Survival of the Fittest

Monday, May 26, 2014
By Jared Pendak

Valley News Staff Writer

South Royalton — Back in 2005, Rebecca Schubert took part in the inaugural Death Race. She lasted just four hours. This year, she’s hoping to “survive” a lot longer.

Schubert, 37, is one of 300 athletes preparing for the 10th annual Death Race, a grueling test of physical and mental endurance with challenges bordering on sadistic.

Staged by Peak Races, the format is frightening in that there is no real format.

There’s no finish line or end destination in a 40-mile course through the woods of Pittsfield, Vt. Typically running at a length of 48-72 hours, the race concludes whenever organizers feel like declaring it’s over. By then, most participants have been “killed off” — just 10 percent of the competitors in last year’s 70-hour Death Race lasted until the final horn.

“That’s the worst part about it... the unknowing,” said Schubert, a Royalton resident who also participated in the Vermont Ultra Beast Marathon endurance race at Killington Mountain last summer. “You don’t know how long it’s going to last, and you don’t know what they’re going to make you do.”

The Death Race’s most widely circulated promotional images depict participants climbing through barbed wire — sometimes with blood tricking down their faces. It looks gruesome, but the race itself is so much worse.

The mental aspects of the challenges are typically the most trying. Participants might have to chop wood for several hours or walk in a river carrying a 50-pound tree stump. Then it might be time to cut a bushel of onions or build a fire from scratch. The most arduous tasks combine the physical and mental, such as being asked to memorize the names of 10 U.S. presidents, then climb a 2,000-foot mountain and recite them back, in order, to an organizer. One misspoken word could mean going back down the mountain and doing the whole thing all over again.

Death race co-founder Joe De Sena obviously enjoys torturing his customers.

“Just like life, the Death Race is designed to push and aggravate people to such a point that even the most stoic eventually fail,” De Sena said in a news release. “Only those people possessing incredible discipline under the most insane and even delusional circumstances can call themselves a finisher.”

Schubert, a health coach at Central Vermont Medical Center, has been trying to prepare herself mentally as much as possible. “I tell (patients) all the time that mental training is important, and that’s certainly the case for something like the Death Race,” Schubert said. “Your running ability and your strength is going to be whatever it is, but the only way to stay in a race like this is to slow down your mind and truly be in the moment.”

Not that Schubert is skimping on the physical training in the slightest. The soon-to-be-38-year-old engages in pre-dawn training most every morning, utilizing rocky dirt roads near her home. Last Wednesday, she woke up at 4:30 a.m. and dragged a weight sled amounting to half of her own body weight for four miles. It’s one of many workout regimens she’s created for the roads, many involving intermittent sessions of exercises such as push-ups.

Schubert is even more rigorous on weekends, often taking to New Hampshire’s White Mountains for endurance training.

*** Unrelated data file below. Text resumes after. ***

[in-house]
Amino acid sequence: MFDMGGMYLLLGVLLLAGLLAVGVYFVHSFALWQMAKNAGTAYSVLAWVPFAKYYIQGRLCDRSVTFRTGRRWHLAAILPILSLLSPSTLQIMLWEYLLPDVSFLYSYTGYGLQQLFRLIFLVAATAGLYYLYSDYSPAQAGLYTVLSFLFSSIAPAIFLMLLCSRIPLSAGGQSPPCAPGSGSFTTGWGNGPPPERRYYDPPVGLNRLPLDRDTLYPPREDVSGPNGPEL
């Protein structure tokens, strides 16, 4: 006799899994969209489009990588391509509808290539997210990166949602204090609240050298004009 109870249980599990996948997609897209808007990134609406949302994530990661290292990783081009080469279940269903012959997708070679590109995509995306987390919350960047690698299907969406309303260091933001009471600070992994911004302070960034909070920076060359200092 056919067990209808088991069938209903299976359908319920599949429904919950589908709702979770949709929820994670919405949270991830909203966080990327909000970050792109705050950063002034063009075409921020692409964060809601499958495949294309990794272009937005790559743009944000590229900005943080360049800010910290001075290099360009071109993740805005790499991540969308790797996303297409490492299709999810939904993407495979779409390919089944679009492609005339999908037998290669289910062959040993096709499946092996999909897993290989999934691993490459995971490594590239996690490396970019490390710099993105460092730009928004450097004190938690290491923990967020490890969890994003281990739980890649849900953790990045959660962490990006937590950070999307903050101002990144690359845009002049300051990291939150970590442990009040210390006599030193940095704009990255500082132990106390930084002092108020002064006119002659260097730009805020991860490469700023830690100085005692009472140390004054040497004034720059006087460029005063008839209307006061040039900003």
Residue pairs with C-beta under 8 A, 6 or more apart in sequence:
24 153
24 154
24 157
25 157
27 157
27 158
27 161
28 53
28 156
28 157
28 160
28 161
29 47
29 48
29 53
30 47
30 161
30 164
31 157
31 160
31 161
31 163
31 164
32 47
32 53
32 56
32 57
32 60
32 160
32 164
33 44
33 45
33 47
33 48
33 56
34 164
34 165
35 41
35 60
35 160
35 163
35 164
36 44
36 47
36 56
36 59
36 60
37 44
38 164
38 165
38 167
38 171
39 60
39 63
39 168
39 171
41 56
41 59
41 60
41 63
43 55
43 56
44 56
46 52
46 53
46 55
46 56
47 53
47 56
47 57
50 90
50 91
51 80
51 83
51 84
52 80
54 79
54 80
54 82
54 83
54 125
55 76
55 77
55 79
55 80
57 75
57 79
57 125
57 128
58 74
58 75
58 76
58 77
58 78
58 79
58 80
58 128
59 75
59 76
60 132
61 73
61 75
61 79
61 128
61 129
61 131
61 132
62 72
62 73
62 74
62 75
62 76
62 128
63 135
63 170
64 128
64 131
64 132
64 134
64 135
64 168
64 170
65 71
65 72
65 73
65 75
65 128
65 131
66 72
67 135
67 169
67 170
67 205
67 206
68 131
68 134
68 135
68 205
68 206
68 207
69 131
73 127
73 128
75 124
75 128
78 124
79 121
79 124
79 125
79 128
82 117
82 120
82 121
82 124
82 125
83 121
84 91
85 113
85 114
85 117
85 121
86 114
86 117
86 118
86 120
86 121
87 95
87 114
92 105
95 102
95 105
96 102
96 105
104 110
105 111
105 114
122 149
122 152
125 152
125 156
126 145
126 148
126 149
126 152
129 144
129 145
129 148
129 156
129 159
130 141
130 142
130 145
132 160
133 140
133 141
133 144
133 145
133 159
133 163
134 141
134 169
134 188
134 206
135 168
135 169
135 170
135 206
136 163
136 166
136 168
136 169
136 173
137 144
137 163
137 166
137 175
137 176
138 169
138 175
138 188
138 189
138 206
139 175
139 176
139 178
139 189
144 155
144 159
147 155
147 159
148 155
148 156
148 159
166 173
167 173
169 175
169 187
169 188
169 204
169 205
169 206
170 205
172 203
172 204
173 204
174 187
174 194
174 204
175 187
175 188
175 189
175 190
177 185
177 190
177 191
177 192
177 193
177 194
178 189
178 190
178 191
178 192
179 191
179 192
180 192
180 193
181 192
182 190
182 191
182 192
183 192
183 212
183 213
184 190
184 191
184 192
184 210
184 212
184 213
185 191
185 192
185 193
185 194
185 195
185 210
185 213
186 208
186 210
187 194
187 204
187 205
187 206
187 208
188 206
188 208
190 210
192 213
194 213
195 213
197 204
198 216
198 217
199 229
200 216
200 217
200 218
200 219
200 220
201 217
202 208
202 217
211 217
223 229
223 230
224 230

“I do a lot of speed distance hiking,” she said. “The Pemigewasset Loop is 11 peaks over 32 1/2 miles. Most people do it in 2-3 days. I’ve done it in 13 hours.”

A native of Upper Saddle River, N.J., Schubert exercised primarily in aerobics training while growing up. In 2004, the University of Vermont graduate attended a weight-loss retreat staged by De Sena and partner Andy Weinberg in the same area where the Death Race now takes place.

“I wasn’t overweight, but I just wanted to see what it was all about,” Schubert recalled. “They made us exercise a lot and eat nothing but apples for two days.”

She returned to Pittsfield the following year for the first Death Race, but the then-28-year-old wasn’t prepared for its challenges.

“There were just too many mind games for me that first time,” she said. “After the barbed wire, we had to dig out a tree stump by its roots and carry it for two hours. Then we had to run through a river for two miles carrying a bicycle. ... I dropped out pretty quickly.”

Schubert’s endurance has built steadily over the last decade. She proved as much last September as one of only 15 women to complete the Spartan Ultra Beast race, a 26-mile mountain race on Killington featuring military-style obstacles.

“I think I came in 14th of the 15 women, but it was still pretty good,” Schubert said. “Less than half of all entrants finished.”

Schubert recently attended a day-long Death Race preparation camp, where some of the exercises included splitting and stacking wood, hours of calisthenics, quote memorization and climbing through 24-inch pipes.

Schubert plans to do whatever it takes to complete this year’s Death Race, provided a couple of nagging injuries aren’t exacerbated too drastically. In part because of her relentless training, she’s developed tendinitis in a hip flexor and one of her Achilles.

“If it comes down to a situation where if I don’t stop then I might not be able to do anything else the rest of the summer, that’s about the only way I’ll bow out,” she said. “I really think I’m prepared this time.”

As for those who think athletes like Schubert are “crazy” for taking on challenges like this, she disagrees. “It’s just about changing your frame of reference,” she said. “To me, it’s crazy to sit on the couch all the time.

“Sometimes, setting goals for yourself and pushing yourself might sound crazy, but for me, that’s what life is all about.”

Jared Pendak can be reached at, 603-727-3306

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